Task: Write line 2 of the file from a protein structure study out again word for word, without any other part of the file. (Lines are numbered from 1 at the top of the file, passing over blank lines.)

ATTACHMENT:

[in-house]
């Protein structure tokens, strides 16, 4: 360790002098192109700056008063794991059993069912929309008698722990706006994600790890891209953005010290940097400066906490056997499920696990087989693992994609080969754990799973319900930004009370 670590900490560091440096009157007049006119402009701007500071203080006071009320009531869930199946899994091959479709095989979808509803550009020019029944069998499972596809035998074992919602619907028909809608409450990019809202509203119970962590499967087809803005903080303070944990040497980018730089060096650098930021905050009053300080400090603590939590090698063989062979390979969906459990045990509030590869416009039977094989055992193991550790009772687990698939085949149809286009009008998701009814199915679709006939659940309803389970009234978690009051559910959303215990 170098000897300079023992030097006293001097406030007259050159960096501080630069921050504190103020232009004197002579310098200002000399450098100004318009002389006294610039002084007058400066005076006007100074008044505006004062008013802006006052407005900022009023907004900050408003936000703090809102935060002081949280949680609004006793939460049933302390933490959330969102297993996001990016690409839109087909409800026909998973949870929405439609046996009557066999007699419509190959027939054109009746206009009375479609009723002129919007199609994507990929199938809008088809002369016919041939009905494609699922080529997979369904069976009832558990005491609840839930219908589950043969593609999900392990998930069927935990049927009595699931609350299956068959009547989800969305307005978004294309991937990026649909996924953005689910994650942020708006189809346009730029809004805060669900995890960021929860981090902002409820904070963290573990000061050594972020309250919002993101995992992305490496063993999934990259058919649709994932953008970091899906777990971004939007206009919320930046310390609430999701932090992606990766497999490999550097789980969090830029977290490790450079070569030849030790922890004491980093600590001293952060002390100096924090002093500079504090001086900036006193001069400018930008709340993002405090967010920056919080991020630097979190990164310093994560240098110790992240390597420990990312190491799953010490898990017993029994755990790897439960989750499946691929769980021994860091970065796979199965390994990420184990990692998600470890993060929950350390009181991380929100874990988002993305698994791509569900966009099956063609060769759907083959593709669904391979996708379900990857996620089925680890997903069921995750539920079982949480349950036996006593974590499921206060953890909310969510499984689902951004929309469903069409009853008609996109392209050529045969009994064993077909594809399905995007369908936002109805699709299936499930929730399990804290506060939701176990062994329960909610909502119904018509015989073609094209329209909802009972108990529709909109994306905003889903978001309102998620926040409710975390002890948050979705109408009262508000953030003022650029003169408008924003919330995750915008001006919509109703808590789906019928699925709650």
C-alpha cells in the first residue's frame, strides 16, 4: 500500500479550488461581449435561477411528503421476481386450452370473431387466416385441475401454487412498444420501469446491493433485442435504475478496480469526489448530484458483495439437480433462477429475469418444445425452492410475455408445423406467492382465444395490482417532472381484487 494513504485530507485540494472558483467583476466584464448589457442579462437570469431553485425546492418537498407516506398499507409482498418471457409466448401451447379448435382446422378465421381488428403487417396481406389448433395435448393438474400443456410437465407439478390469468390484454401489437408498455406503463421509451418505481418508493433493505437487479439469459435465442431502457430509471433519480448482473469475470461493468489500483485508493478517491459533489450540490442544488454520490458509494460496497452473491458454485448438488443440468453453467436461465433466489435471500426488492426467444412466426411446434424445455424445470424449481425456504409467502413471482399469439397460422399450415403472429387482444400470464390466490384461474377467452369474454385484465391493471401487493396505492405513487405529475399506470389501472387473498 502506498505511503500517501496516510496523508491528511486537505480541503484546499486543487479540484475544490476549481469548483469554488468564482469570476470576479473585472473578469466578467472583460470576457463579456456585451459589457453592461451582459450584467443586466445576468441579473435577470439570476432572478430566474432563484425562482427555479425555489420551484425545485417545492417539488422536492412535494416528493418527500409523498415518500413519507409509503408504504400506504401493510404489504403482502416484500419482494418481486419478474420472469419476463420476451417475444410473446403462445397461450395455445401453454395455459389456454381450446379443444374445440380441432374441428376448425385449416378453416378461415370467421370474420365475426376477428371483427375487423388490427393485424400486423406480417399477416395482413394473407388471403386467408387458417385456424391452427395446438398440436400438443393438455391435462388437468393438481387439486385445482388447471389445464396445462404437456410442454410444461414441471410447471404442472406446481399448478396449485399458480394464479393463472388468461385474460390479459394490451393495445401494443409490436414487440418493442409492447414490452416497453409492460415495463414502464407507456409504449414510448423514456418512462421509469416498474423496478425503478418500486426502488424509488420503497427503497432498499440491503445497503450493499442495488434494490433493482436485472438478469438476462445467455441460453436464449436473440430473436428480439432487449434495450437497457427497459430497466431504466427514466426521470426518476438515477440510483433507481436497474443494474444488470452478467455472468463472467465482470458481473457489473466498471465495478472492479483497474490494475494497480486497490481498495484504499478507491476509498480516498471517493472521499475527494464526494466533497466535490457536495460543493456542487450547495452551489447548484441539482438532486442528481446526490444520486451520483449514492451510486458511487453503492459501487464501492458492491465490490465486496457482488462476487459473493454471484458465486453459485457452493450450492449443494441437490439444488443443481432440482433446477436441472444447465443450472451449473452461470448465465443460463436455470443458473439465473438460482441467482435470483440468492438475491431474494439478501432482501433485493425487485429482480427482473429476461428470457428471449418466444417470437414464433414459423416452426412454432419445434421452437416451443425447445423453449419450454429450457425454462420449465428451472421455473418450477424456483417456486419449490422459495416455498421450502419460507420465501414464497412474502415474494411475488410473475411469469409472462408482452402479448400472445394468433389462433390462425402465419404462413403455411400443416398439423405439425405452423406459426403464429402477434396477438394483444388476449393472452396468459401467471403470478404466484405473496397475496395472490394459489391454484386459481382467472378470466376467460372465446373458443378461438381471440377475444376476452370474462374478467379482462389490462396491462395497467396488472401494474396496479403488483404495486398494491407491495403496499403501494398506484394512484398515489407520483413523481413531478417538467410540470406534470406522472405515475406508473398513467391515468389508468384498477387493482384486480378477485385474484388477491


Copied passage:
């Protein structure tokens, strides 16, 4: 360790002098192109700056008063794991059993069912929309008698722990706006994600790890891209953005010290940097400066906490056997499920696990087989693992994609080969754990799973319900930004009370 670590900490560091440096009157007049006119402009701007500071203080006071009320009531869930199946899994091959479709095989979808509803550009020019029944069998499972596809035998074992919602619907028909809608409450990019809202509203119970962590499967087809803005903080303070944990040497980018730089060096650098930021905050009053300080400090603590939590090698063989062979390979969906459990045990509030590869416009039977094989055992193991550790009772687990698939085949149809286009009008998701009814199915679709006939659940309803389970009234978690009051559910959303215990 170098000897300079023992030097006293001097406030007259050159960096501080630069921050504190103020232009004197002579310098200002000399450098100004318009002389006294610039002084007058400066005076006007100074008044505006004062008013802006006052407005900022009023907004900050408003936000703090809102935060002081949280949680609004006793939460049933302390933490959330969102297993996001990016690409839109087909409800026909998973949870929405439609046996009557066999007699419509190959027939054109009746206009009375479609009723002129919007199609994507990929199938809008088809002369016919041939009905494609699922080529997979369904069976009832558990005491609840839930219908589950043969593609999900392990998930069927935990049927009595699931609350299956068959009547989800969305307005978004294309991937990026649909996924953005689910994650942020708006189809346009730029809004805060669900995890960021929860981090902002409820904070963290573990000061050594972020309250919002993101995992992305490496063993999934990259058919649709994932953008970091899906777990971004939007206009919320930046310390609430999701932090992606990766497999490999550097789980969090830029977290490790450079070569030849030790922890004491980093600590001293952060002390100096924090002093500079504090001086900036006193001069400018930008709340993002405090967010920056919080991020630097979190990164310093994560240098110790992240390597420990990312190491799953010490898990017993029994755990790897439960989750499946691929769980021994860091970065796979199965390994990420184990990692998600470890993060929950350390009181991380929100874990988002993305698994791509569900966009099956063609060769759907083959593709669904391979996708379900990857996620089925680890997903069921995750539920079982949480349950036996006593974590499921206060953890909310969510499984689902951004929309469903069409009853008609996109392209050529045969009994064993077909594809399905995007369908936002109805699709299936499930929730399990804290506060939701176990062994329960909610909502119904018509015989073609094209329209909802009972108990529709909109994306905003889903978001309102998620926040409710975390002890948050979705109408009262508000953030003022650029003169408008924003919330995750915008001006919509109703808590789906019928699925709650």